Janie’s teacher gives the best writing assignments.
Last week, she had each of her students give her a noun, and told them to write a story using all the words, ten of which needed to be possessive.
Believe me when I say that this particular combination of nouns could only be supplied by this specific fifth grade class:
Moon, Skittle, Turtle,
Hair Tie, Tortoise, Nintendo,
iPhone, Platypus, Hair Ball,
Wii, Abraham Lincoln, X-Box,
Chalk, Apple, Chair,
Pencil, Book, Lip Balm
It’s like a chance poem, isn’t it?
Janie—who contributed Abraham Lincoln to the list, instead of hair ball, much to my surprise—sat down with her notebook and wrote this, giggling the whole time. It needed to be tweaked a few times for a missing noun or two and again after I won a short argument about the definition of a possessive noun* and lost a debate about the possessive form of platypus.**
This is the final result, shared with the author’s permission:
Never Loan Abraham Lincoln Your Lip Balm
By Janie Wesson (©2014)
Once upon a time there was a Skittle named Bob who lived on the moon, and since the moon doesn’t have Wi-Fi The Skittle named Bob’s iPhone could not make calls to his friends, Tortoise and Turtle, Platypus, and Abraham Lincoln. But his computer worked, for some strange reason, and the Skittle named Bob invited his friends.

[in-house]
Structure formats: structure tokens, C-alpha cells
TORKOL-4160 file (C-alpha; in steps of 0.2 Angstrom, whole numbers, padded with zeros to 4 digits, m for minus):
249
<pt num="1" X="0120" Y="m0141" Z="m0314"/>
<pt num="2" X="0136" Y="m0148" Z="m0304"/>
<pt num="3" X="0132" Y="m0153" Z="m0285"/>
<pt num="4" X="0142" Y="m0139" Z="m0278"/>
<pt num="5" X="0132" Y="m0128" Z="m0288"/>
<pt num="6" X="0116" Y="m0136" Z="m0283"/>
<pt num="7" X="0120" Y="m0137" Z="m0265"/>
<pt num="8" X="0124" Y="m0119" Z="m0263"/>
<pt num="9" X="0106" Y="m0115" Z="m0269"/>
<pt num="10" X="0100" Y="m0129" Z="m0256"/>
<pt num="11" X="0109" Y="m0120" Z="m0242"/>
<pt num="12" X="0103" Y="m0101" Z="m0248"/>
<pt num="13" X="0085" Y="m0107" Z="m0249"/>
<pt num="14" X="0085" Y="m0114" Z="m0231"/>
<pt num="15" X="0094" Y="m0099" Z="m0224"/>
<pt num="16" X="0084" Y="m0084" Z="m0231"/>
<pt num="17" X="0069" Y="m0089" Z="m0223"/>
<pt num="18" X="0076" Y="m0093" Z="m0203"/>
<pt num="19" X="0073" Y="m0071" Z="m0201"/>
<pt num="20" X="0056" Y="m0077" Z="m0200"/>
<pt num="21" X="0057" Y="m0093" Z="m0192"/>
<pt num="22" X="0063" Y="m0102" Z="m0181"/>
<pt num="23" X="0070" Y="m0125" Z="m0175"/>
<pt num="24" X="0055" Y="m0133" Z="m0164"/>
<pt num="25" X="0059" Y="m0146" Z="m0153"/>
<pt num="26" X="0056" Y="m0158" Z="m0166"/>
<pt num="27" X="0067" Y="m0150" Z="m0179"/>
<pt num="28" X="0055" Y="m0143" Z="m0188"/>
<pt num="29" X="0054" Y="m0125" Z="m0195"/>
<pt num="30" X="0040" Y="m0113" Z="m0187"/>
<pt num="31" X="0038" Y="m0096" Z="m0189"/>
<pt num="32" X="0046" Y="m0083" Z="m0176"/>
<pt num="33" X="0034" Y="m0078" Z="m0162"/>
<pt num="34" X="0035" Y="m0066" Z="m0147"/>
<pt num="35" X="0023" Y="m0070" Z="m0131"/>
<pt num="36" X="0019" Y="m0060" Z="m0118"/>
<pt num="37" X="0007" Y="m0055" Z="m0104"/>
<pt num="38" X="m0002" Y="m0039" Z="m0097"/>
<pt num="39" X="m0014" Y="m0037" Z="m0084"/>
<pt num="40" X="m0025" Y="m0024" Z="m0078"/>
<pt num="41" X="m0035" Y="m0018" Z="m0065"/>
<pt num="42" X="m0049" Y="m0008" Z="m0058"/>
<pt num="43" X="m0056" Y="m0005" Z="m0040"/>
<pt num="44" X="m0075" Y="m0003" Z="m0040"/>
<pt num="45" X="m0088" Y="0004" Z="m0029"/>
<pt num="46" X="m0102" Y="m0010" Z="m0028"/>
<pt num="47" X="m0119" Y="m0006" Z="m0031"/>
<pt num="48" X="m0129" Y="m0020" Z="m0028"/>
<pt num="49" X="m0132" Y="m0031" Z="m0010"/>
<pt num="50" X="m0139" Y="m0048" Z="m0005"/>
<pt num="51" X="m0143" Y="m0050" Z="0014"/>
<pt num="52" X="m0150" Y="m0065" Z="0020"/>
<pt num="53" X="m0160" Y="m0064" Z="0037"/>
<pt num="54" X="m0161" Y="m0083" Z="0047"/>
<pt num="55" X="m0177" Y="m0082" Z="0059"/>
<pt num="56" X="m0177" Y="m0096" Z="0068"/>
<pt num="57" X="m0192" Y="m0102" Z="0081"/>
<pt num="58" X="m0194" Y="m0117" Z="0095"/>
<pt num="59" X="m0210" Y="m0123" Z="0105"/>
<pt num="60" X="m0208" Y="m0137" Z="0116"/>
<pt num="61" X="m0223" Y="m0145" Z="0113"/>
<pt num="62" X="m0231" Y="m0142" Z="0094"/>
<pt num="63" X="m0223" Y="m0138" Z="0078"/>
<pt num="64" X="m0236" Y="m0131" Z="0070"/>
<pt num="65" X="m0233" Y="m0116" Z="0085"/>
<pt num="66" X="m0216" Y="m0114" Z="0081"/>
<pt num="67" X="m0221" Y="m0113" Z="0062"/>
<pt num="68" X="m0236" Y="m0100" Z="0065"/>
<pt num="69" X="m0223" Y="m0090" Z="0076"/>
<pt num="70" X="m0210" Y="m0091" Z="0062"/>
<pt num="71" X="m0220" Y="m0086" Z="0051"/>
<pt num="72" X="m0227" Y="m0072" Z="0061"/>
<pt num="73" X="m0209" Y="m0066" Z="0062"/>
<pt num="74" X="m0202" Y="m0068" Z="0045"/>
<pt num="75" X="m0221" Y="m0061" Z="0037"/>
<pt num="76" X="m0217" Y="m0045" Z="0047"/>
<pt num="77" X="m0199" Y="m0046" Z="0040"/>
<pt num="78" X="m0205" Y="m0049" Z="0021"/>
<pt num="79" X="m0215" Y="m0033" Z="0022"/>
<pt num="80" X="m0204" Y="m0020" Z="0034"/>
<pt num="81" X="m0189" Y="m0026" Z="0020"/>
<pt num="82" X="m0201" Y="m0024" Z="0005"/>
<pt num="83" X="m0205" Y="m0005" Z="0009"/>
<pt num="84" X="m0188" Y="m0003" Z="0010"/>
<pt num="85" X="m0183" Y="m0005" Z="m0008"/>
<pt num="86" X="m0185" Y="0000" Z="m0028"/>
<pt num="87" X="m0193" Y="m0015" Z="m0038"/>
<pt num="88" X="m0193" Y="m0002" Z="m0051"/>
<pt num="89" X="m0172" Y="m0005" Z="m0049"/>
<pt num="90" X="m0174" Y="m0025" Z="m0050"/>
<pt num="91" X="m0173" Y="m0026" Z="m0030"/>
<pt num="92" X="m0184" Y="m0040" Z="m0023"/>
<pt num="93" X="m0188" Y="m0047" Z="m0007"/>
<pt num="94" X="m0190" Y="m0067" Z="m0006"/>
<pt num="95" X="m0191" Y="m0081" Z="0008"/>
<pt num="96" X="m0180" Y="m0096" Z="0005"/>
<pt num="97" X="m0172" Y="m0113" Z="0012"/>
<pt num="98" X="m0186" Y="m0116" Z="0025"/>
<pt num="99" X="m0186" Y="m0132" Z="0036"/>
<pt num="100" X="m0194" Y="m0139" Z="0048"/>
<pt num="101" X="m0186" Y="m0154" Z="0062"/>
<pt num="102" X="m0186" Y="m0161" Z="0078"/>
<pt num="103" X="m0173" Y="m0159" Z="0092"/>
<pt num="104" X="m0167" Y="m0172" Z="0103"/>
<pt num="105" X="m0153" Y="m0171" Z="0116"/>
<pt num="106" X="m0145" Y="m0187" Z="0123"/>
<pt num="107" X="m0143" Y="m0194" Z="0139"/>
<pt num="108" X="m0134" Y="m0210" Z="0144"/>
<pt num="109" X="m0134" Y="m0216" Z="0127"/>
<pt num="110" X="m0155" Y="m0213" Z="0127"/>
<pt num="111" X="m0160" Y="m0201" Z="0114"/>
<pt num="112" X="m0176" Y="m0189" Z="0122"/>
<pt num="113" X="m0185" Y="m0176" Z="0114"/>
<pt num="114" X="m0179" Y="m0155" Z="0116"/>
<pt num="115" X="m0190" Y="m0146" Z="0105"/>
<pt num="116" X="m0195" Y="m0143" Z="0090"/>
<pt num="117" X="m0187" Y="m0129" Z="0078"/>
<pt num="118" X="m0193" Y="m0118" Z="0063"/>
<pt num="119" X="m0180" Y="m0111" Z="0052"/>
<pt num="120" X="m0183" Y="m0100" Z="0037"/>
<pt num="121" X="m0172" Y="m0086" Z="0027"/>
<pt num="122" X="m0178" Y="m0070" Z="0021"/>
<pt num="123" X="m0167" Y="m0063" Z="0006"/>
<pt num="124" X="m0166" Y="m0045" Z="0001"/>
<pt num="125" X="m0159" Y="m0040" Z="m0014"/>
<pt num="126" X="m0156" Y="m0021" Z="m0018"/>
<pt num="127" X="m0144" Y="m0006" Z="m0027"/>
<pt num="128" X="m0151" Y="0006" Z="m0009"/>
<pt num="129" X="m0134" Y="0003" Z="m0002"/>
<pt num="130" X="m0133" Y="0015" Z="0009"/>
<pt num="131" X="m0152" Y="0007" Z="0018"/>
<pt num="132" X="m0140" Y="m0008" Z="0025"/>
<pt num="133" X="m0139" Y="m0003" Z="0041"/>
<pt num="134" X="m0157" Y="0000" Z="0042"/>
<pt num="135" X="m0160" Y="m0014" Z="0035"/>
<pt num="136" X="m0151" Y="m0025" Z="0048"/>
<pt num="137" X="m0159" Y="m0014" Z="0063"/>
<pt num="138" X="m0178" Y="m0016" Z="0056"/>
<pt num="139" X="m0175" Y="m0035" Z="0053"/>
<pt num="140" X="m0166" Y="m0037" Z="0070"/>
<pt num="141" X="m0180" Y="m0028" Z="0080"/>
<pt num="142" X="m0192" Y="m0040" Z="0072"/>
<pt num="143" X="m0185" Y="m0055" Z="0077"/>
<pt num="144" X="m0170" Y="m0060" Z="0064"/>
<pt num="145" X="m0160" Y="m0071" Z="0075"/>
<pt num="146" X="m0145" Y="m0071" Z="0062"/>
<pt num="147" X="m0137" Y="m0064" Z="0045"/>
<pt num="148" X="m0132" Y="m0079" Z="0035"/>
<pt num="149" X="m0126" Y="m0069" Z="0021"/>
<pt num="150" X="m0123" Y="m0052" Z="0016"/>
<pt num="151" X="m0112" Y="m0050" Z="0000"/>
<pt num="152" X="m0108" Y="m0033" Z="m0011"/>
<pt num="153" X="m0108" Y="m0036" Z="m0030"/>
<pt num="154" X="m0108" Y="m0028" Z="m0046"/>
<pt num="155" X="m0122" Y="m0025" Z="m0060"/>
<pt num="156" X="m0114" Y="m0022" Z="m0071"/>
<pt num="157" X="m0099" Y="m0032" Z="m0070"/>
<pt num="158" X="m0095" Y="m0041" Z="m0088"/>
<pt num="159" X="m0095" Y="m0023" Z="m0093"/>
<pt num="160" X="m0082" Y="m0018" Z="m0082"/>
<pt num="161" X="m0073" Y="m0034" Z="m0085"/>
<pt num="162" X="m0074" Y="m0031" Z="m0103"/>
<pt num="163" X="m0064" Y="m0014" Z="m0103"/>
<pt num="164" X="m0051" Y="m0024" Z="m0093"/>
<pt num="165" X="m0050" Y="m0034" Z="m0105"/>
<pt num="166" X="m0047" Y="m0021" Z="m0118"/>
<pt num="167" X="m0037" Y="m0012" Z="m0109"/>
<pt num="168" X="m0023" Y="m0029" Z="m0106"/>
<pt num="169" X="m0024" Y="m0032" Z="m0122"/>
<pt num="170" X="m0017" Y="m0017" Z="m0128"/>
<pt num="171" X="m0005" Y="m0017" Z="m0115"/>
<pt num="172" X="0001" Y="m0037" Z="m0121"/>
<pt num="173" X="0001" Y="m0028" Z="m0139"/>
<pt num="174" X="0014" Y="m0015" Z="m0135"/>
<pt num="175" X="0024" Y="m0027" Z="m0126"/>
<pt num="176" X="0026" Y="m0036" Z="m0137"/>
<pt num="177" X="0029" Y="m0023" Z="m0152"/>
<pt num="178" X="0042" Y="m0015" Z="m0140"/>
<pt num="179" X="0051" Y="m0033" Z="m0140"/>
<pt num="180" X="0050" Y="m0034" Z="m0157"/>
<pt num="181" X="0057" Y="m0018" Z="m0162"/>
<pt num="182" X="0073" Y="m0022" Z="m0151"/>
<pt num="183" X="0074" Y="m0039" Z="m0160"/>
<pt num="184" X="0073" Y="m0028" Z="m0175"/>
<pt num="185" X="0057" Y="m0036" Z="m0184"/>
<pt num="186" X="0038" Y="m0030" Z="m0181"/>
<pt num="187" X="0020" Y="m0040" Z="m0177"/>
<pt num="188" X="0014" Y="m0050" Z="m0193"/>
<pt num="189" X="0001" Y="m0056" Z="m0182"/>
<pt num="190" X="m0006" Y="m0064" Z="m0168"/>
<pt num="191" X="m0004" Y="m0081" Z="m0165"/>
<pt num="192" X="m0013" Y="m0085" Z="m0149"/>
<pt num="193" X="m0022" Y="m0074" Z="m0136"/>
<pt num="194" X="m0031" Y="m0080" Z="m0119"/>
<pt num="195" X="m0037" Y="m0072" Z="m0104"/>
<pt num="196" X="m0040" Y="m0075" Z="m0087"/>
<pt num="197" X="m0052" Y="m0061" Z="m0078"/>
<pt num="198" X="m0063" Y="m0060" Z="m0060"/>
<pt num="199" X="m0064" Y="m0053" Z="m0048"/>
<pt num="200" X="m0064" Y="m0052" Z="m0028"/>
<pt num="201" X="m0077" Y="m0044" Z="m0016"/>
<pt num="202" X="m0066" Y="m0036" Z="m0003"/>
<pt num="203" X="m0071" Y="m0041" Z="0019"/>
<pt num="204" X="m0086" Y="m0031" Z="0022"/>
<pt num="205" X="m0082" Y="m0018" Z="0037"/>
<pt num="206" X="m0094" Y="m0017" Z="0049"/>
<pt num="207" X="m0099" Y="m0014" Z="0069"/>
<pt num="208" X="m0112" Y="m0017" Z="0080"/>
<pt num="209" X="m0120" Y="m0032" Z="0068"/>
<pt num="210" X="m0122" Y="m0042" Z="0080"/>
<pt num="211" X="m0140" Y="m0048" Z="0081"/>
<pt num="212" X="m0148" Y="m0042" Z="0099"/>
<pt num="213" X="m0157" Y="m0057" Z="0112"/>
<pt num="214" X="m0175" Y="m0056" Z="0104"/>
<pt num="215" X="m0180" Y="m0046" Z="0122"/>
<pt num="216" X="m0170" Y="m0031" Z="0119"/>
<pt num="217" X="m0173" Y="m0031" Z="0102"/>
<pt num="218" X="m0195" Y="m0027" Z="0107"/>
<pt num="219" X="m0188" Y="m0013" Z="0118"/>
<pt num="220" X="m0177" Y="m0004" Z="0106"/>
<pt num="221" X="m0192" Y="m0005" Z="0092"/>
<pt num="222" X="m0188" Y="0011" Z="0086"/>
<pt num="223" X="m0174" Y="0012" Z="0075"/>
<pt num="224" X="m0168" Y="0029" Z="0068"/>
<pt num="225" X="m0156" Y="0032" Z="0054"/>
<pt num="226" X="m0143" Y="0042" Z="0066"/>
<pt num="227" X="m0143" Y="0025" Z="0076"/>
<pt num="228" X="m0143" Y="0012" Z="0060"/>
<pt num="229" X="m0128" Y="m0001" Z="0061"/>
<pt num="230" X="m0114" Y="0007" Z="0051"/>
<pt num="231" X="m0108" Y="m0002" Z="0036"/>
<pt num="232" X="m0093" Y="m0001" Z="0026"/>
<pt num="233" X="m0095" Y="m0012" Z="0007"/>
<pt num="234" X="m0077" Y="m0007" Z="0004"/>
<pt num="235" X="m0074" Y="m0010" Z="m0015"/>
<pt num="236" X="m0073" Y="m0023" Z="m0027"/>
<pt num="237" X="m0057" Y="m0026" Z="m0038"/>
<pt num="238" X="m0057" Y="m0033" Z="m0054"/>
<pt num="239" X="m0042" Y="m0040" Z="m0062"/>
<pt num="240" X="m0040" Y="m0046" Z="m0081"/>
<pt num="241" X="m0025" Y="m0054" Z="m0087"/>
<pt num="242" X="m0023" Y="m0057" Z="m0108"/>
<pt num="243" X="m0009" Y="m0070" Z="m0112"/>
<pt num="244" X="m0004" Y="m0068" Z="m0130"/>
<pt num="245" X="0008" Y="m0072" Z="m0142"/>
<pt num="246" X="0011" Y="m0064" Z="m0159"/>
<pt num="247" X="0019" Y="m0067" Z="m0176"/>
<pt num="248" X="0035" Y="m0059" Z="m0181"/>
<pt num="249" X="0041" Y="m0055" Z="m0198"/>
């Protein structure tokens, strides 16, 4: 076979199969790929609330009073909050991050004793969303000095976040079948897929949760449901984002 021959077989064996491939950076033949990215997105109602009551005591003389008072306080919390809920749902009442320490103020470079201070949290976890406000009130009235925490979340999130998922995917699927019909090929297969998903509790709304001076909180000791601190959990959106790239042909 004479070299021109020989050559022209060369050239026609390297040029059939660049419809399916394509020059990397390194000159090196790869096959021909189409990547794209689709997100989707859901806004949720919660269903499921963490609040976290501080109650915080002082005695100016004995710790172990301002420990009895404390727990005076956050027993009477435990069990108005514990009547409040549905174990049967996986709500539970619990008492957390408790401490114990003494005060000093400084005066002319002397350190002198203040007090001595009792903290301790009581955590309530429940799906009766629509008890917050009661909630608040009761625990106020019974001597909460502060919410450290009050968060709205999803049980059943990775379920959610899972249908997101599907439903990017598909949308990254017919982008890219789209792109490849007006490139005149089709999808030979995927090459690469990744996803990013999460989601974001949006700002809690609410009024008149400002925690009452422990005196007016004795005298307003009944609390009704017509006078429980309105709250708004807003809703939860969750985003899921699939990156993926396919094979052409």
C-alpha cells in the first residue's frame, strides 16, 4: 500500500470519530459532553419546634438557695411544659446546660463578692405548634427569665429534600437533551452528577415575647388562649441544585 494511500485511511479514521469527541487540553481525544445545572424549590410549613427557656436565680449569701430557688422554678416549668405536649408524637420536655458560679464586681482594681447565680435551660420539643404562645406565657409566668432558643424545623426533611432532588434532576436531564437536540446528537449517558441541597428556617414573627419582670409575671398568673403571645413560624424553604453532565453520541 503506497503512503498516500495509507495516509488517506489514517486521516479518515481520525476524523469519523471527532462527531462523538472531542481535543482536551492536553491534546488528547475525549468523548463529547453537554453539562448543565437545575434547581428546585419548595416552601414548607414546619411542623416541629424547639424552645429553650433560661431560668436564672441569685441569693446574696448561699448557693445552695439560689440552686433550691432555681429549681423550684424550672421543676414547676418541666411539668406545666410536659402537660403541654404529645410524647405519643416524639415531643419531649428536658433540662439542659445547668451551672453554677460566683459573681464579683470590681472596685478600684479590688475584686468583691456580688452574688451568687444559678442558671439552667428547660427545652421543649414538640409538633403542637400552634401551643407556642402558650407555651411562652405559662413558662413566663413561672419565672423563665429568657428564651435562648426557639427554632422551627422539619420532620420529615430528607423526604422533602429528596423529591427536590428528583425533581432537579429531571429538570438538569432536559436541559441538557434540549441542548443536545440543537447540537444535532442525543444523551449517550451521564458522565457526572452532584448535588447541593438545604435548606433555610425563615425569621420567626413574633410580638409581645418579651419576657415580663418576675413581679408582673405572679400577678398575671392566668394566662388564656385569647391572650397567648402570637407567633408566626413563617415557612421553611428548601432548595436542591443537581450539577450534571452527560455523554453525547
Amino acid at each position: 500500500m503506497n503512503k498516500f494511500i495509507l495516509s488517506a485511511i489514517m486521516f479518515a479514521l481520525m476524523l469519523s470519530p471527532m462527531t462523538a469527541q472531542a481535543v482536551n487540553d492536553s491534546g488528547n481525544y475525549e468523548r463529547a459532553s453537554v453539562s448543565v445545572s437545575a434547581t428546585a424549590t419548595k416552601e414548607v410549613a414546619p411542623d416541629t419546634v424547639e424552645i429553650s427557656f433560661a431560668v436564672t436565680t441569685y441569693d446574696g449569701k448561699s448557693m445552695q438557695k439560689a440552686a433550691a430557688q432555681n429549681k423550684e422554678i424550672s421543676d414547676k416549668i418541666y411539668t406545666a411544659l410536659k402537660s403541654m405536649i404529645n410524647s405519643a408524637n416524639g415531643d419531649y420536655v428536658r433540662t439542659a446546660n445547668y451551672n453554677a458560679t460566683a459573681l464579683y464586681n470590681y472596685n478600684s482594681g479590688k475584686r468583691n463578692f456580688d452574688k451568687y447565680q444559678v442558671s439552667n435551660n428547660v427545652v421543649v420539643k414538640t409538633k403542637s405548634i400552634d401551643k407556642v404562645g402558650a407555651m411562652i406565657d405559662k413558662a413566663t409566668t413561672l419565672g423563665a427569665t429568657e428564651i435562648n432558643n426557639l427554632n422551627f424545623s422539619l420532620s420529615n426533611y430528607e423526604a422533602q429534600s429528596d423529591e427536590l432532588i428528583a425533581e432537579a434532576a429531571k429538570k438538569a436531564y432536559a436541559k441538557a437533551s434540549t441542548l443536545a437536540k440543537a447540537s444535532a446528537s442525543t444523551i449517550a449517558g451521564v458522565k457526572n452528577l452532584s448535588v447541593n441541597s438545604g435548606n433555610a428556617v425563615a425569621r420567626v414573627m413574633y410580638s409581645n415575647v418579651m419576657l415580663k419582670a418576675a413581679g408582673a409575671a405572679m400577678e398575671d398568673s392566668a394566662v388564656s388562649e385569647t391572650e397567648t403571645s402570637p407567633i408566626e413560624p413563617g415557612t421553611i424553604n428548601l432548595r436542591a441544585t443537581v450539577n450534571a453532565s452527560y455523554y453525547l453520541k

They had a big party. First they played with Platypus’s Wii, X-box and Nintendo, until they broke the X-box’s console. Then they played Hide the Apple, which turned into Keep Tortoise’s Hair Tie away from him (Tortoise didn’t have hair, but he did keep a hair ball as a pet). Next they played Hide Abraham Lincoln’s Chair.
Lincoln had a temper today and he got mad at Turtle for using his pencil in Turtle’s coloring book and for losing his chair’s cushion. After that they played with The Skittle Named Bob’s sidewalk chalk.
All was well, until Tortoise stepped on Turtle’s chalk drawing, and he got mad and stepped on Tortoise’s drawing, who got mad again and stepped on Platypus’s drawing, and she sued Tortoise for being a sore reptile.
The Skittle Named Bob couldn’t take it any more so he had to end the party. While he was cleaning up, he found the hairball’s tie, the apple’s core, the Wii’s controller, and realized that Abraham Lincoln had stolen his lip balm.
The writer in me would have added an em-dash to the last phrase for dramatic impact, but parents are supposed to keep their mitts off the punctuation, unless asked, which I wasn’t***—and I probably shouldn’t pass my addictions to my children, if I can help it.
But the Reader and Mommy in me?
They think this is awesome.
*By using her own, handwritten notes. Her expression was something I will treasure.
**My expression, I’m told, was mostly confused. It’s right, but it doesn’t look right.
***Jane wants you to know that I wasn’t asked for help very loudly, with hands on hips and a very stern look. That isn’t how she phrased it, but that’s what she looked like when she absolutely didn’t ask.
Images have been released into the public domain by their creators, according to Wikimedia Commons.